Genna Veksler, co-founder of the small internet provider Brooklyn Fiber, told me that he regularly receives calls from potential customers in apartment buildings but is turned down by property managers who cite a list of objections.
They worry about construction dust or disruption from installing a new company’s internet lines — although Veksler said that Brooklyn Fiber could wire homes with relatively little fuss. Building officials also say that tenants don’t need more than one internet option.
Veksler doesn’t bother raising the F.C.C.’s rules with landlords because Brooklyn Fiber doesn’t have the money to handle it the American way: by hiring lawyers. “That’s not a fight we can win; therefore, it’s not a fight worth waging,” Veksler said.
Veksler, Guice and others who want better and more fair internet service in the U.S. are nevertheless cautiously optimistic that the F.C.C. can give apartment residents more choices, if the agency has bite behind its rules.
After San Francisco passed a law in 2016 tightening rules for tenants’ internet choices, city attorneys made it clear what the potential penalties were if apartment owners didn’t comply, said Ernesto Falcon, senior legislative counsel at the Electronic Frontier Foundation, a digital rights group. The punishments included lawsuits that could be filed by the city, service providers or tenants. It seemed to work.
After two years of urgency and action, people who are hardened by years of U.S. internet dysfunction are torn between hope and pessimism.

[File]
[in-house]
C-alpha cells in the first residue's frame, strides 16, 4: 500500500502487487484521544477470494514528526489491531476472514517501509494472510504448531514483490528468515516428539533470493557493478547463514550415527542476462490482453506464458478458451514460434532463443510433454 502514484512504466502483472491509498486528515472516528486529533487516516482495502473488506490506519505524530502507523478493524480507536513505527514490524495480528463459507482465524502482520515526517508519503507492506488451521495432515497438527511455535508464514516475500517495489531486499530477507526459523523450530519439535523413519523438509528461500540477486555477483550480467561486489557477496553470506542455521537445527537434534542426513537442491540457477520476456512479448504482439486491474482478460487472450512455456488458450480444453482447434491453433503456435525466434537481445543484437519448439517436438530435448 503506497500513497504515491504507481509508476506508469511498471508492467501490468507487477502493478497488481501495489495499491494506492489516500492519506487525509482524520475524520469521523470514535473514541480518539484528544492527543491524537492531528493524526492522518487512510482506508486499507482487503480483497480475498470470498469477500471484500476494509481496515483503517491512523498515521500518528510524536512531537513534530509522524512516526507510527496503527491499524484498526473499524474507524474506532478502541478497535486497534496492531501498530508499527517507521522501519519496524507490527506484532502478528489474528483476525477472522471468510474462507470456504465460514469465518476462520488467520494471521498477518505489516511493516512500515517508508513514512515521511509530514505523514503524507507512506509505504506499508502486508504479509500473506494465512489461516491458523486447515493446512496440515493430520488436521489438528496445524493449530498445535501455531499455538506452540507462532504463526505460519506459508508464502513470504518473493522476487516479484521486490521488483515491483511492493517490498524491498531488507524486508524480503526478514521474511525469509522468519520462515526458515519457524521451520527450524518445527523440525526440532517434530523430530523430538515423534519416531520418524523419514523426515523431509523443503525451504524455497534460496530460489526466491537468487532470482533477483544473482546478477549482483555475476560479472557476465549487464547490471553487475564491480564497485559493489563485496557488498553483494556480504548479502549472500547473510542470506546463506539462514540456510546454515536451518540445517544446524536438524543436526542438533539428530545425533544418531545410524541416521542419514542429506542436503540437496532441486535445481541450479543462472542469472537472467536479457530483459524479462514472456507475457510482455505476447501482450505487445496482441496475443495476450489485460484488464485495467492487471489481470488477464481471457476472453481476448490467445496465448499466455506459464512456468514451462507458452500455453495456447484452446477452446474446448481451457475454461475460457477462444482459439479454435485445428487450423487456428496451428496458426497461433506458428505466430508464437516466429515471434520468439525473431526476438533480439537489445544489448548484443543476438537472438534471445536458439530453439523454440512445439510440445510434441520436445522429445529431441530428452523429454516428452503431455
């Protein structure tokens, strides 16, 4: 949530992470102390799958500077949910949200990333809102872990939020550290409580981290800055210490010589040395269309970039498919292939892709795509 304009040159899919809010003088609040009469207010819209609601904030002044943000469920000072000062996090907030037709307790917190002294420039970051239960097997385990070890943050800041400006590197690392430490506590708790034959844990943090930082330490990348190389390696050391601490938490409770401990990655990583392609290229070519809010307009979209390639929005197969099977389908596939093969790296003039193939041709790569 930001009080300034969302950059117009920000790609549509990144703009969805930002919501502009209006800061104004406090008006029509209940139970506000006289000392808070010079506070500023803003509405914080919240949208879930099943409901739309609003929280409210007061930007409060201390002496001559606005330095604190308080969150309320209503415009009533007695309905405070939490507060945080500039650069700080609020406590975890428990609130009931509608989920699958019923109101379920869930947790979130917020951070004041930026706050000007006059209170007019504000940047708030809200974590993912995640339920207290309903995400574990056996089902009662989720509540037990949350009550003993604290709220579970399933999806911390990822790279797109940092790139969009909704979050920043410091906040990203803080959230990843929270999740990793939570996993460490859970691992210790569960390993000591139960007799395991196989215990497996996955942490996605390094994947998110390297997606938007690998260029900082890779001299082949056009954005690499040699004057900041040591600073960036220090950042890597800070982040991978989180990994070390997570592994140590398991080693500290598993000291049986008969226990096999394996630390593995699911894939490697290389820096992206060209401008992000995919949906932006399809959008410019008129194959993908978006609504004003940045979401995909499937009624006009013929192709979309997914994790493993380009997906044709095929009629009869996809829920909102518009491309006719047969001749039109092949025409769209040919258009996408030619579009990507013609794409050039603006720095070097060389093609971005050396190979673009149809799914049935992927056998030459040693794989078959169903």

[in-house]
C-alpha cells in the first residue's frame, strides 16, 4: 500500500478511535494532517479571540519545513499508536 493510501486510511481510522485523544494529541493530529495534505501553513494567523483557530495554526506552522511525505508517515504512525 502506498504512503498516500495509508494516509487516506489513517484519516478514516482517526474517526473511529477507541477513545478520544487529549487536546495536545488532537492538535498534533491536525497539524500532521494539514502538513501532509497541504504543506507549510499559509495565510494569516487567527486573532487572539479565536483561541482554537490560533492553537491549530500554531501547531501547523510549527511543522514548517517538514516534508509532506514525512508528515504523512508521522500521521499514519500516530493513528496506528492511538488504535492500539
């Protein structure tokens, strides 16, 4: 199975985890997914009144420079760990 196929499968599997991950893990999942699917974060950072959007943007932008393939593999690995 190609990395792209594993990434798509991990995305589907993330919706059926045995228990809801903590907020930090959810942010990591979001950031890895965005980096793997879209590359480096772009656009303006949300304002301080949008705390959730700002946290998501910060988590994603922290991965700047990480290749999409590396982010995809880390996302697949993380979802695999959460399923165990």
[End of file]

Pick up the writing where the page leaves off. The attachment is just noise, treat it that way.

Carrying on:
“Big change like this doesn’t come fast, and it’s never easy,” said Virginia Lam Abrams, who oversees government affairs for the internet provider Starry. But, she said, “we have an opportunity to actually fix things that have been broken for a long time.”
Government lawyers have questions for TikTok: Several state attorneys general started an investigation into whether TikTok contributes to mental and physical harms for teens and young adults, Cecilia Kang reports. Instagram has faced similar questions.
Related: The U.S. surgeon general requested that major tech companies submit information about the scale and sources of misinformation about Covid-19.
A dramatic tale of an ace Ukrainian pilot who shot down several Russian fighter jets was shared widely online, including by Ukraine’s government. But it may be a myth, and one video montage was a rendering from a combat flight simulator. My colleagues Stuart A. Thompson and Davey Alba write about the jumble of fact and myth in the information war against Russia.
Related: Farhad Manjoo of New York Times Opinion writes, “Our fear of Russian domination over digital discourse may have always been a little overblown.”
Amazon is still not great at physical stores: Amazon will close more than 50 of its retail shops, including its bookstores and tchotchke outposts called Amazon 4-Star. My colleague Karen Weise writes that although Amazon has opened more supermarkets and other stores, company filings show their sales have waned.
Check out this bobbing woodcock. Yes, it is supposed to look like that. (Thanks to my colleague Dodai Stewart for tweeting this one.)